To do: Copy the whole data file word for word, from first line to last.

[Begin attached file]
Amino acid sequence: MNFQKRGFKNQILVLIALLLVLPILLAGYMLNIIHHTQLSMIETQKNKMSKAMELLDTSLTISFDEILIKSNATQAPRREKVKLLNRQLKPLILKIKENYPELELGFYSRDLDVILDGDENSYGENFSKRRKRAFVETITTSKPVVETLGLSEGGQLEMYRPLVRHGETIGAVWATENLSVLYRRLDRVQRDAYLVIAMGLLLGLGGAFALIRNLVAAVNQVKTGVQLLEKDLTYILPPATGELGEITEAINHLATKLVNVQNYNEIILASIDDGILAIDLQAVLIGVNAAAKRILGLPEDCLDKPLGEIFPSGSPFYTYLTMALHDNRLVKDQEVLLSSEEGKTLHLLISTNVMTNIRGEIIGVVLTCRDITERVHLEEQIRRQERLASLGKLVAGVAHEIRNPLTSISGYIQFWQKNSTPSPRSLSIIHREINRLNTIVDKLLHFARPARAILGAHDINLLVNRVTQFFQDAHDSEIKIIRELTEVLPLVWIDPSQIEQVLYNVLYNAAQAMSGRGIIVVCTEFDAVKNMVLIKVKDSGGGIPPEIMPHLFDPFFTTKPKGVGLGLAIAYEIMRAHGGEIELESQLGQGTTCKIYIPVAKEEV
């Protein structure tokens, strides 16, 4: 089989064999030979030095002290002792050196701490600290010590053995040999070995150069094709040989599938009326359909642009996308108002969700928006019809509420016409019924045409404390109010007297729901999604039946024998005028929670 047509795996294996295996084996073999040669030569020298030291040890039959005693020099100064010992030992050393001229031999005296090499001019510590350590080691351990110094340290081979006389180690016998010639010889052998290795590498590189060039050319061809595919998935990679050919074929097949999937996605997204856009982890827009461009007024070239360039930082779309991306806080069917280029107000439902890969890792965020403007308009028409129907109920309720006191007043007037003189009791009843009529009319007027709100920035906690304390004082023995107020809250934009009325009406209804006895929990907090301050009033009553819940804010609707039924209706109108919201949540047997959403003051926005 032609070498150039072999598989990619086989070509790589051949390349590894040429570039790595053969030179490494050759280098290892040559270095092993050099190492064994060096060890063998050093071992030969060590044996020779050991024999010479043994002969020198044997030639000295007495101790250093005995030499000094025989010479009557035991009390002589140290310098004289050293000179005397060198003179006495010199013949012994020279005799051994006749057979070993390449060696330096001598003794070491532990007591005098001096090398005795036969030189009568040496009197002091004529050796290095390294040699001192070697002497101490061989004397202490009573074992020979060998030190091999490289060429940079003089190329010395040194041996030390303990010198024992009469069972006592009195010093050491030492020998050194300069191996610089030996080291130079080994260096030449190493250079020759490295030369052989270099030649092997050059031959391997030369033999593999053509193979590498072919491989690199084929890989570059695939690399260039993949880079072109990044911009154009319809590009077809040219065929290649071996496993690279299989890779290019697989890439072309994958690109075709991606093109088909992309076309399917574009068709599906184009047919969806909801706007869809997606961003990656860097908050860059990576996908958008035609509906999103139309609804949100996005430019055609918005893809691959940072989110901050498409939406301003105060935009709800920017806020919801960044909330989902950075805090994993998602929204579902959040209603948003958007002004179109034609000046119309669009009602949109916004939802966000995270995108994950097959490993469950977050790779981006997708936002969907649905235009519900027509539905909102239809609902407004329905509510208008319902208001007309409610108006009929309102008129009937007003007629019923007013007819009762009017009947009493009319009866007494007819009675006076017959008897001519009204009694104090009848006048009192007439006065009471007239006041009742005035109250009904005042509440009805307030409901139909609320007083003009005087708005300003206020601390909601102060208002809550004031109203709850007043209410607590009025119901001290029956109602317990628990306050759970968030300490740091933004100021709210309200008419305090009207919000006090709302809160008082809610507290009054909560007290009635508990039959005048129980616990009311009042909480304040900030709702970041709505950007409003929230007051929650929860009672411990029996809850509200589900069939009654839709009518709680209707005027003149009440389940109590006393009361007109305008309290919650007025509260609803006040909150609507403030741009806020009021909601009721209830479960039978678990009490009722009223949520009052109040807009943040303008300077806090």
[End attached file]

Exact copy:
Amino acid sequence: MNFQKRGFKNQILVLIALLLVLPILLAGYMLNIIHHTQLSMIETQKNKMSKAMELLDTSLTISFDEILIKSNATQAPRREKVKLLNRQLKPLILKIKENYPELELGFYSRDLDVILDGDENSYGENFSKRRKRAFVETITTSKPVVETLGLSEGGQLEMYRPLVRHGETIGAVWATENLSVLYRRLDRVQRDAYLVIAMGLLLGLGGAFALIRNLVAAVNQVKTGVQLLEKDLTYILPPATGELGEITEAINHLATKLVNVQNYNEIILASIDDGILAIDLQAVLIGVNAAAKRILGLPEDCLDKPLGEIFPSGSPFYTYLTMALHDNRLVKDQEVLLSSEEGKTLHLLISTNVMTNIRGEIIGVVLTCRDITERVHLEEQIRRQERLASLGKLVAGVAHEIRNPLTSISGYIQFWQKNSTPSPRSLSIIHREINRLNTIVDKLLHFARPARAILGAHDINLLVNRVTQFFQDAHDSEIKIIRELTEVLPLVWIDPSQIEQVLYNVLYNAAQAMSGRGIIVVCTEFDAVKNMVLIKVKDSGGGIPPEIMPHLFDPFFTTKPKGVGLGLAIAYEIMRAHGGEIELESQLGQGTTCKIYIPVAKEEV
């Protein structure tokens, strides 16, 4: 089989064999030979030095002290002792050196701490600290010590053995040999070995150069094709040989599938009326359909642009996308108002969700928006019809509420016409019924045409404390109010007297729901999604039946024998005028929670 047509795996294996295996084996073999040669030569020298030291040890039959005693020099100064010992030992050393001229031999005296090499001019510590350590080691351990110094340290081979006389180690016998010639010889052998290795590498590189060039050319061809595919998935990679050919074929097949999937996605997204856009982890827009461009007024070239360039930082779309991306806080069917280029107000439902890969890792965020403007308009028409129907109920309720006191007043007037003189009791009843009529009319007027709100920035906690304390004082023995107020809250934009009325009406209804006895929990907090301050009033009553819940804010609707039924209706109108919201949540047997959403003051926005 032609070498150039072999598989990619086989070509790589051949390349590894040429570039790595053969030179490494050759280098290892040559270095092993050099190492064994060096060890063998050093071992030969060590044996020779050991024999010479043994002969020198044997030639000295007495101790250093005995030499000094025989010479009557035991009390002589140290310098004289050293000179005397060198003179006495010199013949012994020279005799051994006749057979070993390449060696330096001598003794070491532990007591005098001096090398005795036969030189009568040496009197002091004529050796290095390294040699001192070697002497101490061989004397202490009573074992020979060998030190091999490289060429940079003089190329010395040194041996030390303990010198024992009469069972006592009195010093050491030492020998050194300069191996610089030996080291130079080994260096030449190493250079020759490295030369052989270099030649092997050059031959391997030369033999593999053509193979590498072919491989690199084929890989570059695939690399260039993949880079072109990044911009154009319809590009077809040219065929290649071996496993690279299989890779290019697989890439072309994958690109075709991606093109088909992309076309399917574009068709599906184009047919969806909801706007869809997606961003990656860097908050860059990576996908958008035609509906999103139309609804949100996005430019055609918005893809691959940072989110901050498409939406301003105060935009709800920017806020919801960044909330989902950075805090994993998602929204579902959040209603948003958007002004179109034609000046119309669009009602949109916004939802966000995270995108994950097959490993469950977050790779981006997708936002969907649905235009519900027509539905909102239809609902407004329905509510208008319902208001007309409610108006009929309102008129009937007003007629019923007013007819009762009017009947009493009319009866007494007819009675006076017959008897001519009204009694104090009848006048009192007439006065009471007239006041009742005035109250009904005042509440009805307030409901139909609320007083003009005087708005300003206020601390909601102060208002809550004031109203709850007043209410607590009025119901001290029956109602317990628990306050759970968030300490740091933004100021709210309200008419305090009207919000006090709302809160008082809610507290009054909560007290009635508990039959005048129980616990009311009042909480304040900030709702970041709505950007409003929230007051929650929860009672411990029996809850509200589900069939009654839709009518709680209707005027003149009440389940109590006393009361007109305008309290919650007025509260609803006040909150609507403030741009806020009021909601009721209830479960039978678990009490009722009223949520009052109040807009943040303008300077806090």